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How much HR input is too much?

HR are often involved in disciplinary procedures and it is quite normal for investigating and disciplinary officers to seek advice from HR on matters of procedure, interpretation of the relevant policies and questions of law. Unfortunately in the case of Ramphal v Department for Transport, the HR advice given to the investigation and disciplinary officer, who in this case were the same individual, went well beyond these facets into areas concerning culpability and the correct sanction.

Mr Ramphal was employed by the Department for Transport as an Aviation Security Compliance Inspector which involved a significant amount of travel, for which he was provided with a company credit card. He was selected for a routine audit of his transport and subsistence claims for the period October/November 2011. It was subsequently decided that whilst 50 items has been flagged for examination, his line manager agreed none of the items required further investigation given Mr Ramphal’s explanations. In mid-June 2012 Mr Ramphal’s line manager was instructed to carry out a further audit which threw up a number of issues. Of particular concern was excessive petrol consumption and the possible use of hire cars for personal reasons, which could constitute misuse under the company’s travel and subsistence policy.

Therefore in June 2012, Mr Goodchild, a manager, was appointed to conduct the investigation and act as dismissing officer if necessary. Mr Goodchild was inexperienced in disciplinary proceedings and during the course of preparing his final report and making his decision, he received advice from the HR Department. The advice extended to issues of the Claimant’s credibility and level of culpability, as well as recommendation of the appropriate sanction to be taken.  Following his investigation, Mr Goodchild sent the first draft of his report to HR. This draft found that Mr Ramphal’s explanations were plausible and that he should be given a final warning as he was guilty of misconduct rather than gross misconduct.  He found that Mr Ramphal’s misuse was not deliberate on the evidence and that explanations given by him for expenditure on petrol were “plausible”. However, following extensive further discussion with HR, the next 5 drafts of the report, one of which may have been substantively re-drafted by a member of HR, became more and more critical of Mr Ramphal with Mr Goodchild eventually recommending Mr Ramphal’s summary dismissal.

A key consideration for the EAT was that no new evidence had come to light after Mr Goodchild had drafted the initial report, to explain why he had changed the outcome so significantly.

The EAT considered the case of Chhabra v West London Mental Health NHS Trust [2014] ICR 194, (which the Tribunal Judge was not aware of), which states that “it was an implied term that the Report of an investigating officer for a disciplinary enquiry must be the product of the case investigator”. The appeal Judge also considered the well know test emanating from British Home Stores v Burchell [1978] IRLR 379 “that for the dismissal to be fair there has to be a fair investigation and dismissal procedure. If the integrity of the final decision to dismiss has been influenced by persons outside the procedure it, in my opinion would be unfair, all the more so if the Claimant has no knowledge of it”.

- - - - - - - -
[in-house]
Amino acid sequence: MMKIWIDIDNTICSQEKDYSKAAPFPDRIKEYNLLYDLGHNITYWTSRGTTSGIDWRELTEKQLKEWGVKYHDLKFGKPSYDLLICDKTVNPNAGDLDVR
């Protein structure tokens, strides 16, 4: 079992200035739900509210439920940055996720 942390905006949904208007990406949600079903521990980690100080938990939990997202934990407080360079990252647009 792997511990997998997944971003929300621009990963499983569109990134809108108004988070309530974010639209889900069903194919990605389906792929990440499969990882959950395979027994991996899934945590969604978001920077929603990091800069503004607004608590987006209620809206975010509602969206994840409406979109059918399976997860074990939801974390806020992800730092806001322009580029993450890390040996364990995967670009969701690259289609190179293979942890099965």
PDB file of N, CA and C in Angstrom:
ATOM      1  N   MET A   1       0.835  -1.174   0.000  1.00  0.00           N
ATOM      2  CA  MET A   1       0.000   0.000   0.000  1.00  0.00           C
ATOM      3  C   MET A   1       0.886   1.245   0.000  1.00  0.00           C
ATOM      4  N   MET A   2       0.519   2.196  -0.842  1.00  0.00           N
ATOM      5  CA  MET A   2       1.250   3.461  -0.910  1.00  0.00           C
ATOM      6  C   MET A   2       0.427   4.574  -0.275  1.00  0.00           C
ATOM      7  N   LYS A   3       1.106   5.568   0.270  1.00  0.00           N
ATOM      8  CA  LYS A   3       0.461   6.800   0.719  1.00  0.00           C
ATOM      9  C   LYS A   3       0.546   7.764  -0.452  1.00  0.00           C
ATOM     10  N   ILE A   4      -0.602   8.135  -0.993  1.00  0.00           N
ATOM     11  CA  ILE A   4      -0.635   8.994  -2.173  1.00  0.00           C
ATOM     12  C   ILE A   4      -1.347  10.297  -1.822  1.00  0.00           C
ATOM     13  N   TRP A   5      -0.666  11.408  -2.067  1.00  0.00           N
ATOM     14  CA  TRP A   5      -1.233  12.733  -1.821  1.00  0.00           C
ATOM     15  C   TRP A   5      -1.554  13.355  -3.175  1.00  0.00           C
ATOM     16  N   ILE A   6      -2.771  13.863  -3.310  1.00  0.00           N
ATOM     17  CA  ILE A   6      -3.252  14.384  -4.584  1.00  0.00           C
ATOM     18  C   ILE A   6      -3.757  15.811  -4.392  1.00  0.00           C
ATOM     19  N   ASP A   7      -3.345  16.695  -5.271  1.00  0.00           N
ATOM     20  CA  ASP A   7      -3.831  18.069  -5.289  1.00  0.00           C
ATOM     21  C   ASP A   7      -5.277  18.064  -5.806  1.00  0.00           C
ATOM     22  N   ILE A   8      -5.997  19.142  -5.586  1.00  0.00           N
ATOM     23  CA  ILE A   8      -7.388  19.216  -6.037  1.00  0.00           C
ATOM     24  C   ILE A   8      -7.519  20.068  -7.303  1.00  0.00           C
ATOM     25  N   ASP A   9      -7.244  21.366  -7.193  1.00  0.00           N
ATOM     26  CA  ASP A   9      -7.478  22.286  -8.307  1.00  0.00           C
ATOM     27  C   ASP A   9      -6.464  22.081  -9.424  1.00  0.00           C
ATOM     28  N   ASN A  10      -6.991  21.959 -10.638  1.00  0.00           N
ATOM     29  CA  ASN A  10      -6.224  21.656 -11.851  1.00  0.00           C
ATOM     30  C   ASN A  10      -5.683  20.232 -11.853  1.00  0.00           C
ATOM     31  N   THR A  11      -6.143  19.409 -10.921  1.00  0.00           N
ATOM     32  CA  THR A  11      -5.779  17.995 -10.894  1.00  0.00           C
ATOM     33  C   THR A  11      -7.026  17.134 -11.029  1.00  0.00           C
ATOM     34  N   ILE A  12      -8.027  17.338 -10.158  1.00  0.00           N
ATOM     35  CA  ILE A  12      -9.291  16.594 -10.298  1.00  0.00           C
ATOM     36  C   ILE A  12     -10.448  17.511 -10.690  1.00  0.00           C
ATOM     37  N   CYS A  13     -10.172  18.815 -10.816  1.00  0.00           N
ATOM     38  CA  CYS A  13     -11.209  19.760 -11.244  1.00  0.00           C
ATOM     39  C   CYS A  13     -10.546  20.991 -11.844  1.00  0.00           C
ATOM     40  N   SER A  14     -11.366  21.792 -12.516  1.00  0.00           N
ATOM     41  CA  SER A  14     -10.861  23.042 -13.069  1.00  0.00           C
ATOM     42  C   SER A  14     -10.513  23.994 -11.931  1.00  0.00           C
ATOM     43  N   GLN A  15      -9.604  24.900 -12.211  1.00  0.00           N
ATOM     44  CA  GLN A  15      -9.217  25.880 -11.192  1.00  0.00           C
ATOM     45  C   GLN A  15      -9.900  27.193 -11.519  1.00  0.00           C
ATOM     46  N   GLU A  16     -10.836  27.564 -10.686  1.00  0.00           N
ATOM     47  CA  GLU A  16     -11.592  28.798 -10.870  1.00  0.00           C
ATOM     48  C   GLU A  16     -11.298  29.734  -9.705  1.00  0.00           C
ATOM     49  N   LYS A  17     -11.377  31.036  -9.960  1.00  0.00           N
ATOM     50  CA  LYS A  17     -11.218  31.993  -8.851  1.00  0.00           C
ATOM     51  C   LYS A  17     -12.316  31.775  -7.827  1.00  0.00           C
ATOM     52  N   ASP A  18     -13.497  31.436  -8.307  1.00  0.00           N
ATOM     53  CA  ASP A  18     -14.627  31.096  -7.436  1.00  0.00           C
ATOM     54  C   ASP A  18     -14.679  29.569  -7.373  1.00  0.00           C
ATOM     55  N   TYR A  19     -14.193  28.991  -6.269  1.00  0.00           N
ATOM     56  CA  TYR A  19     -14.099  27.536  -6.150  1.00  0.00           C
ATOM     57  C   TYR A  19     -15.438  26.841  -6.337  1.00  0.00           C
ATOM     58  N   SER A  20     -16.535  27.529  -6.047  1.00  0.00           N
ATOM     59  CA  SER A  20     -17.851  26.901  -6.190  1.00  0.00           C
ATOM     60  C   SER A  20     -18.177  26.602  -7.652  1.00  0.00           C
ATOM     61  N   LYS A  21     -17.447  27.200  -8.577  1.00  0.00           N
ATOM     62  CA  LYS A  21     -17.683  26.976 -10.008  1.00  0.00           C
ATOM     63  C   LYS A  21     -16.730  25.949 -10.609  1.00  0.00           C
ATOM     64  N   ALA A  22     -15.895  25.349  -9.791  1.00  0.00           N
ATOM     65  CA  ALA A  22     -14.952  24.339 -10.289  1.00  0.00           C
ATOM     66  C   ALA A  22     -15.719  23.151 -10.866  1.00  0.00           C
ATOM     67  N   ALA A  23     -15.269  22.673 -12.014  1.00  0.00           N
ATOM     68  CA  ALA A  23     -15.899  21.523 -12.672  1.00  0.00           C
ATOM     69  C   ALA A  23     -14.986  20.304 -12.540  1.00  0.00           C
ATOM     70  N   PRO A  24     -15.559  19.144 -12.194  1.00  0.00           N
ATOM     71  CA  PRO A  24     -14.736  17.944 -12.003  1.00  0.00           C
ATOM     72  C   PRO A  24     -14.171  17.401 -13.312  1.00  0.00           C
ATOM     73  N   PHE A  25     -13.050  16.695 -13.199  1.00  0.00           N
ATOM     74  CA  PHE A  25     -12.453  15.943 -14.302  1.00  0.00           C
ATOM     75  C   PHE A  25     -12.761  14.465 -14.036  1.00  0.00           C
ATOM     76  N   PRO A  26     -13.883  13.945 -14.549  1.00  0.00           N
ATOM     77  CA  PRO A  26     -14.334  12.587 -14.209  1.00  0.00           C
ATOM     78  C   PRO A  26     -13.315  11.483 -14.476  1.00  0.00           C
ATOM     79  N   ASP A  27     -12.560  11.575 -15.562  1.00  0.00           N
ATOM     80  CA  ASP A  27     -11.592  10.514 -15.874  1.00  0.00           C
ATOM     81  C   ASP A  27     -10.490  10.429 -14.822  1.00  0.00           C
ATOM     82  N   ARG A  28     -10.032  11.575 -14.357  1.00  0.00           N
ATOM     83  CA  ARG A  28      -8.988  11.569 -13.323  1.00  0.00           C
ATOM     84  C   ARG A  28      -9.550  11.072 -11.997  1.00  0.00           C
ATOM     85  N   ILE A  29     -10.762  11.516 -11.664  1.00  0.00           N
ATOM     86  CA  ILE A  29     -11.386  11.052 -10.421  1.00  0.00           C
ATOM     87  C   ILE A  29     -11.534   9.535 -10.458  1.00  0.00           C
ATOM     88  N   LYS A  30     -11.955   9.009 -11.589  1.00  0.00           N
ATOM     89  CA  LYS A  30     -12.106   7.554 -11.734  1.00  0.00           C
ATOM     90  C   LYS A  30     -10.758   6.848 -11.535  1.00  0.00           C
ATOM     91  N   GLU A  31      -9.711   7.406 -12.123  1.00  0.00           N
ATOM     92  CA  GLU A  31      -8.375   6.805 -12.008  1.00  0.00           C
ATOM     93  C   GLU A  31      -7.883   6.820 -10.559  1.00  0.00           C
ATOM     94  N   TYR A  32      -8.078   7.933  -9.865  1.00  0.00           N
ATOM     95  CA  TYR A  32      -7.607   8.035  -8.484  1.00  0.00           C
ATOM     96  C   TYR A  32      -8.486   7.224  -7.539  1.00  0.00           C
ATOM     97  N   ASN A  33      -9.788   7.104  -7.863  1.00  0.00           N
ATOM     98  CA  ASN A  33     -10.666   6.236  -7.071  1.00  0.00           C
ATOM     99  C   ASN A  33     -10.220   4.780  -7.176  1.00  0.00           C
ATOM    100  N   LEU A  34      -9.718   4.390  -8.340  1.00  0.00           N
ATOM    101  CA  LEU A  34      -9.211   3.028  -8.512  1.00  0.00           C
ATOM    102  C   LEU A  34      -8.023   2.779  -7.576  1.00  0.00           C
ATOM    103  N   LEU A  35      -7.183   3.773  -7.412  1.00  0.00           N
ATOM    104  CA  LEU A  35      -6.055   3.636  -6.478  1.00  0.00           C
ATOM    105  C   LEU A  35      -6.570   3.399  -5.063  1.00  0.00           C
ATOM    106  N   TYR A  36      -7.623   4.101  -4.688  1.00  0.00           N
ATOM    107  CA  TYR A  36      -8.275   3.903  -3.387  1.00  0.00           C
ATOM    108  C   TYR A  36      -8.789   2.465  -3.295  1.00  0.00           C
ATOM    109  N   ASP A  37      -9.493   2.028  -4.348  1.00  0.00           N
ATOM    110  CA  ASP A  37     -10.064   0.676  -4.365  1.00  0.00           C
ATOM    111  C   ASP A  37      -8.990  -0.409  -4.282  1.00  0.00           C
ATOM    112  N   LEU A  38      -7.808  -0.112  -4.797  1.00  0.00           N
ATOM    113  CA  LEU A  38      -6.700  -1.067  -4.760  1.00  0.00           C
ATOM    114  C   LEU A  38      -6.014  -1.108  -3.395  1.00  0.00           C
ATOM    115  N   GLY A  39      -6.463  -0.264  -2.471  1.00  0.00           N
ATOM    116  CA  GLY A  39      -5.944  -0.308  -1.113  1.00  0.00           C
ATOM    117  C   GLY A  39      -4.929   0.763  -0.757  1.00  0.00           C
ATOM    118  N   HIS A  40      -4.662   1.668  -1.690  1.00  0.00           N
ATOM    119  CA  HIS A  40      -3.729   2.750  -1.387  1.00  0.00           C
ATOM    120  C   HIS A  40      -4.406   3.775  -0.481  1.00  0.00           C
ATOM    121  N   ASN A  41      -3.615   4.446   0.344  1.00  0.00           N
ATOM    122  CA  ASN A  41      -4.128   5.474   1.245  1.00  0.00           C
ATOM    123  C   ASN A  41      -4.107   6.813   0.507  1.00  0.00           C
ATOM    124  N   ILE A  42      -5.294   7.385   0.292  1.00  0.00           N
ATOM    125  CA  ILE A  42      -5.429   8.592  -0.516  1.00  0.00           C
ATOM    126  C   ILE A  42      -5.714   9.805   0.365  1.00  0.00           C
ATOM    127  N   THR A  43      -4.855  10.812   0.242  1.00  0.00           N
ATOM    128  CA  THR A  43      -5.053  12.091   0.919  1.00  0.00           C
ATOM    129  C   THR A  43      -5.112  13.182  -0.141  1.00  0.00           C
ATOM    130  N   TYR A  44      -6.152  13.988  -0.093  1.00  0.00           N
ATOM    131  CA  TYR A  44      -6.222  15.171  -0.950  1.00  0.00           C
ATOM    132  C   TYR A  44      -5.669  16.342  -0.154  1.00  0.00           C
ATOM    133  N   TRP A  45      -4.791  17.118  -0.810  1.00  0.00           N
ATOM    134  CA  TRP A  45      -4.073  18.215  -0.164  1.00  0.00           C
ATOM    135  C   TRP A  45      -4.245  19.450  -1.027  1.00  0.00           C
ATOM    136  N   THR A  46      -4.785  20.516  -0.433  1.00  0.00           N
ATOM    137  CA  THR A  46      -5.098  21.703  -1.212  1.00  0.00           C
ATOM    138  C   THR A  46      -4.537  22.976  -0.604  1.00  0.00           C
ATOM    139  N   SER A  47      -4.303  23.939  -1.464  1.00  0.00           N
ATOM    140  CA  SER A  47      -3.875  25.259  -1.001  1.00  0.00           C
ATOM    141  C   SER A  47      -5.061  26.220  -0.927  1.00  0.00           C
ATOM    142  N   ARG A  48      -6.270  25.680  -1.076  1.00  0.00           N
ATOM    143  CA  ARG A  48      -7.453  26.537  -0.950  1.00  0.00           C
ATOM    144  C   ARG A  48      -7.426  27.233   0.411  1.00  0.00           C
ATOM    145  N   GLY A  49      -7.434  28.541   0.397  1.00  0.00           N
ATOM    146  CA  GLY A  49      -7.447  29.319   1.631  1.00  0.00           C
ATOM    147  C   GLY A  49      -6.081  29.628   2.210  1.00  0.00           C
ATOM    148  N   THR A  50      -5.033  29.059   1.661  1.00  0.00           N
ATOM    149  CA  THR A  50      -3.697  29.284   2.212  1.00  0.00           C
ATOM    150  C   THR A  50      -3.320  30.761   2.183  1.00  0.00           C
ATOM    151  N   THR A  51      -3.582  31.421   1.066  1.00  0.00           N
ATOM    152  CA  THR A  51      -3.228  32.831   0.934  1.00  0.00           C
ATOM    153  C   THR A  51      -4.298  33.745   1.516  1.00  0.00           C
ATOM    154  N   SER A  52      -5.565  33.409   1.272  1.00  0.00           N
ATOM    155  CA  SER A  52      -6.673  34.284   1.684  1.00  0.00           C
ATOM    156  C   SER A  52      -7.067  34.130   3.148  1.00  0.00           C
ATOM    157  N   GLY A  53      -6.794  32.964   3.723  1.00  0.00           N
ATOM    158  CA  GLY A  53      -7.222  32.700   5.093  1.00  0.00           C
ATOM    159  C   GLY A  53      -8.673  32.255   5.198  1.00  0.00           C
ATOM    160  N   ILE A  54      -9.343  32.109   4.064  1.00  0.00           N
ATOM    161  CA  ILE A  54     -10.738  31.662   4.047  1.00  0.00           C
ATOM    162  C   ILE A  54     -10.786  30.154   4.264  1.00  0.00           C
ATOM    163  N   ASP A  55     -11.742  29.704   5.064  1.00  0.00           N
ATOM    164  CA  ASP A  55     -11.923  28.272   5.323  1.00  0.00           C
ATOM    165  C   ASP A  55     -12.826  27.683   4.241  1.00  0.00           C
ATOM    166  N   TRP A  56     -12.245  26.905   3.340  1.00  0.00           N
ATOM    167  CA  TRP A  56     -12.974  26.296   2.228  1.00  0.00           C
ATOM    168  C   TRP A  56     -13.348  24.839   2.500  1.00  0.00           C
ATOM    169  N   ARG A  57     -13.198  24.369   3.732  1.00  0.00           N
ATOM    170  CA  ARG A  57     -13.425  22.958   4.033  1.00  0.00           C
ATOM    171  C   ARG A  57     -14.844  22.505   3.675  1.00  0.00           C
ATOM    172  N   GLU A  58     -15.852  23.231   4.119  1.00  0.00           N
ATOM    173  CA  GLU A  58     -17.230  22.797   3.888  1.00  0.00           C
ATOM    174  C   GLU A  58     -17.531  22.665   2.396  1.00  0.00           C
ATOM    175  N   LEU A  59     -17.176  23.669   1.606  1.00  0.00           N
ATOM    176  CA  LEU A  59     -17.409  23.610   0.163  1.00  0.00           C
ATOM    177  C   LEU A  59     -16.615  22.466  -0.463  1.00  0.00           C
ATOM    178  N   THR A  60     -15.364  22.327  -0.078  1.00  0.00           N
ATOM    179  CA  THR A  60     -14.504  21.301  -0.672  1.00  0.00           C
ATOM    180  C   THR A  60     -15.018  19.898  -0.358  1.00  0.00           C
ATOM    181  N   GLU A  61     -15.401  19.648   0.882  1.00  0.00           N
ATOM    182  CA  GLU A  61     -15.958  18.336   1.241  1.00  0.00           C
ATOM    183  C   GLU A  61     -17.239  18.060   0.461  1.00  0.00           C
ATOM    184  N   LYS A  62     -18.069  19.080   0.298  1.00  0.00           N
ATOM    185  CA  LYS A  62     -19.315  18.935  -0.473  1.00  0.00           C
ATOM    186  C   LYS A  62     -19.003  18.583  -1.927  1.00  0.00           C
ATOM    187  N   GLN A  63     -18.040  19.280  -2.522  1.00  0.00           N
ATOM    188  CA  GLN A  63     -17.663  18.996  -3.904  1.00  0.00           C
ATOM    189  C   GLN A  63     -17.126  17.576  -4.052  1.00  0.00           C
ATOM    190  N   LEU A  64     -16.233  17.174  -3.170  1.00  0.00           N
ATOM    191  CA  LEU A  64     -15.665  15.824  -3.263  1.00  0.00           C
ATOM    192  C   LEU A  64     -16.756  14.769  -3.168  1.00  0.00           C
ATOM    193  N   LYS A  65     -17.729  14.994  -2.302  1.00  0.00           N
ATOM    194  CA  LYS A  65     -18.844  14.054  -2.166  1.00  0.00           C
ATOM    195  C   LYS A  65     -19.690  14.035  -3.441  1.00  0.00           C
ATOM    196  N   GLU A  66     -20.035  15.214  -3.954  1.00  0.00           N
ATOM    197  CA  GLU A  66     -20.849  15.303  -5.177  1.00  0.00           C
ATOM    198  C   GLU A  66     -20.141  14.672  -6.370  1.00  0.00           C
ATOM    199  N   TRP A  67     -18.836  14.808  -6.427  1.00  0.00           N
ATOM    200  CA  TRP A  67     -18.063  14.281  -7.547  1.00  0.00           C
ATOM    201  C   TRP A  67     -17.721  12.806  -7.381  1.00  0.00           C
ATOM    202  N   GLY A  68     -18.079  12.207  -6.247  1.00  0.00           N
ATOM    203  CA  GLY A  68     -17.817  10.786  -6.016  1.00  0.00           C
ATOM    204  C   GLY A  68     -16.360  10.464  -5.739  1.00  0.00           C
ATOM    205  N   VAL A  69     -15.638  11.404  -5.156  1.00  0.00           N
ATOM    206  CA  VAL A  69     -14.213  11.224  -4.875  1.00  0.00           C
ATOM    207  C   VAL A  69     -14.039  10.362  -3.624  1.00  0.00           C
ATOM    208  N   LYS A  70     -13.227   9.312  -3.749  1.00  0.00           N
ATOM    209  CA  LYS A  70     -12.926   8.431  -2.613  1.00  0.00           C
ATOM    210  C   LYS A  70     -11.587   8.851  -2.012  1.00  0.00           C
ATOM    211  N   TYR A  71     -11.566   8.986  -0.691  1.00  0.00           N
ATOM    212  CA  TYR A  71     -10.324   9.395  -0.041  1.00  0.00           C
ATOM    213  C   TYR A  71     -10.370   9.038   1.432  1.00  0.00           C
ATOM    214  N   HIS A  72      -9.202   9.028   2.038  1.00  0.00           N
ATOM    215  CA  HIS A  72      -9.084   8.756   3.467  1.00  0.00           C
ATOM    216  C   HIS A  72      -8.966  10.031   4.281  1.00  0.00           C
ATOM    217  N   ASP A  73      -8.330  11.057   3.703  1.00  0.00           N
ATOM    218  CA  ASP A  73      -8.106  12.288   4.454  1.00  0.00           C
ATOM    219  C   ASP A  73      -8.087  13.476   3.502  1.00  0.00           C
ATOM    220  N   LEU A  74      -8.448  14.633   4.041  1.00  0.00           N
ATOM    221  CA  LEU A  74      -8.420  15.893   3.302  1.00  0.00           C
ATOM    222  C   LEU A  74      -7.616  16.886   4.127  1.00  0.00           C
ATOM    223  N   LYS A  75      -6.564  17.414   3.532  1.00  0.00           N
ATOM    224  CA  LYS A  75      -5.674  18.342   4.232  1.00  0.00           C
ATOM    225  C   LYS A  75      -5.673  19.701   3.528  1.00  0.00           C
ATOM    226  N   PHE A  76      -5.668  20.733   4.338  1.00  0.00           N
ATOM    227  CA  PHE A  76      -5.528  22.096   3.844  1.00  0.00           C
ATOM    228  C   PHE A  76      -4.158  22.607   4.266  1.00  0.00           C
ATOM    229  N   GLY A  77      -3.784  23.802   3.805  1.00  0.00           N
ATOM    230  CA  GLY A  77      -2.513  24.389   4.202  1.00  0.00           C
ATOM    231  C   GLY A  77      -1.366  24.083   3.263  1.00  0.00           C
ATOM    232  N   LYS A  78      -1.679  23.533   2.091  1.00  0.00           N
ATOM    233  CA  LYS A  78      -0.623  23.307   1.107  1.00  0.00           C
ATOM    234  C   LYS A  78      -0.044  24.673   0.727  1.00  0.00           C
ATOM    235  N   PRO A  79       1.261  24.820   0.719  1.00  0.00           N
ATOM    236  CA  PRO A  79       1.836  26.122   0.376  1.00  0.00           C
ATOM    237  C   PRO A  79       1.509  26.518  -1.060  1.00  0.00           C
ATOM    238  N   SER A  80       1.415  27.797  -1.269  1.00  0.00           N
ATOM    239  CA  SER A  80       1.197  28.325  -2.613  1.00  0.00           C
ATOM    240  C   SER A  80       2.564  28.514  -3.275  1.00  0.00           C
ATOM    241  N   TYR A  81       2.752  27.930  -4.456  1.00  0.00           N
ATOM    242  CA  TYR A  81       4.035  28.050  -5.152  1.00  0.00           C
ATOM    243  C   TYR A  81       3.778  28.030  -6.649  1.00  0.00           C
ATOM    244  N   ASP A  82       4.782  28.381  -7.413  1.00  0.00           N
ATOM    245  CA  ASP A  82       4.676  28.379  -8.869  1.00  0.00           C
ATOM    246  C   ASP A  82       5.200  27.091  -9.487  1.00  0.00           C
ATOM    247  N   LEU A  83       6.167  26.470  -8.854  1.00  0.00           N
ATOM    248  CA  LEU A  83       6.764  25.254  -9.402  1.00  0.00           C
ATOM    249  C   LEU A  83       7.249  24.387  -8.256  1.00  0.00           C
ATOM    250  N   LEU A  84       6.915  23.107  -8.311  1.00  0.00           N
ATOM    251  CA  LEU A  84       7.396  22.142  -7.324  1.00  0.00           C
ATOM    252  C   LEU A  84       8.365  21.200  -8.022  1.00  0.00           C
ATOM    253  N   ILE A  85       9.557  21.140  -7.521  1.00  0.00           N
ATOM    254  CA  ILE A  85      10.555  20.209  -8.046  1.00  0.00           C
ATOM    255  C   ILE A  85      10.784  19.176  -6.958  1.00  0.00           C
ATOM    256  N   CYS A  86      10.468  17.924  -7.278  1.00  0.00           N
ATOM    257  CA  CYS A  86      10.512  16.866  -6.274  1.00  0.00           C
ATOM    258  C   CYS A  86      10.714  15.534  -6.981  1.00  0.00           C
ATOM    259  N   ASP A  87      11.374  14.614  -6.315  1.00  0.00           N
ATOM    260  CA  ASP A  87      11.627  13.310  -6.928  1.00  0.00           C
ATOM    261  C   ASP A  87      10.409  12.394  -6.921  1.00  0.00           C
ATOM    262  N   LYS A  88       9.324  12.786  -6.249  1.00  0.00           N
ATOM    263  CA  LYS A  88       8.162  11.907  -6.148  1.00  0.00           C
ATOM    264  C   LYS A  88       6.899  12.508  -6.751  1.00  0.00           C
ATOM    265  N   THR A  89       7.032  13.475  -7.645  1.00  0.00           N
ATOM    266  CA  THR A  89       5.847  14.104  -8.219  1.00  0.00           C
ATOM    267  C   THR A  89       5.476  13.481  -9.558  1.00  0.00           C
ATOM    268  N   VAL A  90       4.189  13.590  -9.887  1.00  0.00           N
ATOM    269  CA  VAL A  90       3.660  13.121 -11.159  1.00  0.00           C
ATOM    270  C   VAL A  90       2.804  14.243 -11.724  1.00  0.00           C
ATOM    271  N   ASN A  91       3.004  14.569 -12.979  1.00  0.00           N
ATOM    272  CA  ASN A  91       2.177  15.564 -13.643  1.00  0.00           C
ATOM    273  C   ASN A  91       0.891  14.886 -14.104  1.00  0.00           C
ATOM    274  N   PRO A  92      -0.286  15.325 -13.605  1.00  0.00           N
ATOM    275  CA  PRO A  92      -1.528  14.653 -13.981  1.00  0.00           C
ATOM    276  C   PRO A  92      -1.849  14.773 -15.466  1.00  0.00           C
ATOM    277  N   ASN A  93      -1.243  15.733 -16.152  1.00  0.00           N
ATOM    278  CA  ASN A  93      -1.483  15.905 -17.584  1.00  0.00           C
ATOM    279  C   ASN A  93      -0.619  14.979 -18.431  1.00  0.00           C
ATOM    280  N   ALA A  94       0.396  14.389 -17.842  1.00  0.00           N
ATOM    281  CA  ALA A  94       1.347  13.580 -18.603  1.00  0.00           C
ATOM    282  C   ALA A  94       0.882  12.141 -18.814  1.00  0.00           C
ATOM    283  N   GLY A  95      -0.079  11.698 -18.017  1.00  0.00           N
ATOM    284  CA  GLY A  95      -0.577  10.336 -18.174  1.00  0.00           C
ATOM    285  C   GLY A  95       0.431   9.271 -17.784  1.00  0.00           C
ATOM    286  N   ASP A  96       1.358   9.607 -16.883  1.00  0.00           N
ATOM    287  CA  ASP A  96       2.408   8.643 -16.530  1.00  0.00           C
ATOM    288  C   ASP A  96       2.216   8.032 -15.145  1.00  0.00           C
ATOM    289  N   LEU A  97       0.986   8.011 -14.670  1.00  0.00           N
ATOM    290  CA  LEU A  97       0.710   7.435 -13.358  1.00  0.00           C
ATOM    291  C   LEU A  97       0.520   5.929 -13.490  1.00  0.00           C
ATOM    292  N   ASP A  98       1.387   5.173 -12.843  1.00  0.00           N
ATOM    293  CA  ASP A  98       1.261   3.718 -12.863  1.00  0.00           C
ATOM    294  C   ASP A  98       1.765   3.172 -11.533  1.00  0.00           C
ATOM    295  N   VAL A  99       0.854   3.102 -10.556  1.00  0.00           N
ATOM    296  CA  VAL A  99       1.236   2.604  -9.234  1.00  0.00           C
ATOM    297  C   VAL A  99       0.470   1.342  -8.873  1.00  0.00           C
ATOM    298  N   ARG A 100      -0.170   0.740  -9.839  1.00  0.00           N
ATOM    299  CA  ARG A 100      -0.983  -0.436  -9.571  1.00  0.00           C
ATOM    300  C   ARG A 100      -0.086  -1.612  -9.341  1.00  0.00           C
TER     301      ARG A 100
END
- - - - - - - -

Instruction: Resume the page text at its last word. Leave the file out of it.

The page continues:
The EAT therefore referred the case back to the Employment Tribunal to decide whether or not the influence of the HR Department was improper, and if so, whether this had a material effect on Mr Goodchild’s decision. The Judge did add that in his opinion, this was an example of improper influence which had had a material effect.

What does this mean for you or your business?

Putting aside the fact that Mr Goodchild acted as both investigating officer and dismissing officer, which we would not recommend, the take home message from the EAT is that whilst an investigating or disciplinary officer is entitled to call for advice from HR, HR should be very careful to limit their advice to questions of law and procedure and ensure they avoid straying into making recommendations on the culpability of an employee and/or the suitable sanction(s) to be applied.

What do you need to be doing now?

If you are asked to be an investigation or disciplinary officer beware of seeking too much input from HR. By all means ask them for assistance with understanding the relevant company policies and law, but do be mindful of their level of input into your consideration of an employee’s culpability (which is a factual decision for you to decide), or indeed the appropriate sanction(s) for the employee.

As for HR, be aware of the limits to which you can give advice to your investigation or disciplinary officer and avoid the temptation to assist an investigation or disciplinary officer with drafting or amending their outcome letter.

These notes have been prepared for the purposes of this article only. They should not be substitute for taking legal advice. 

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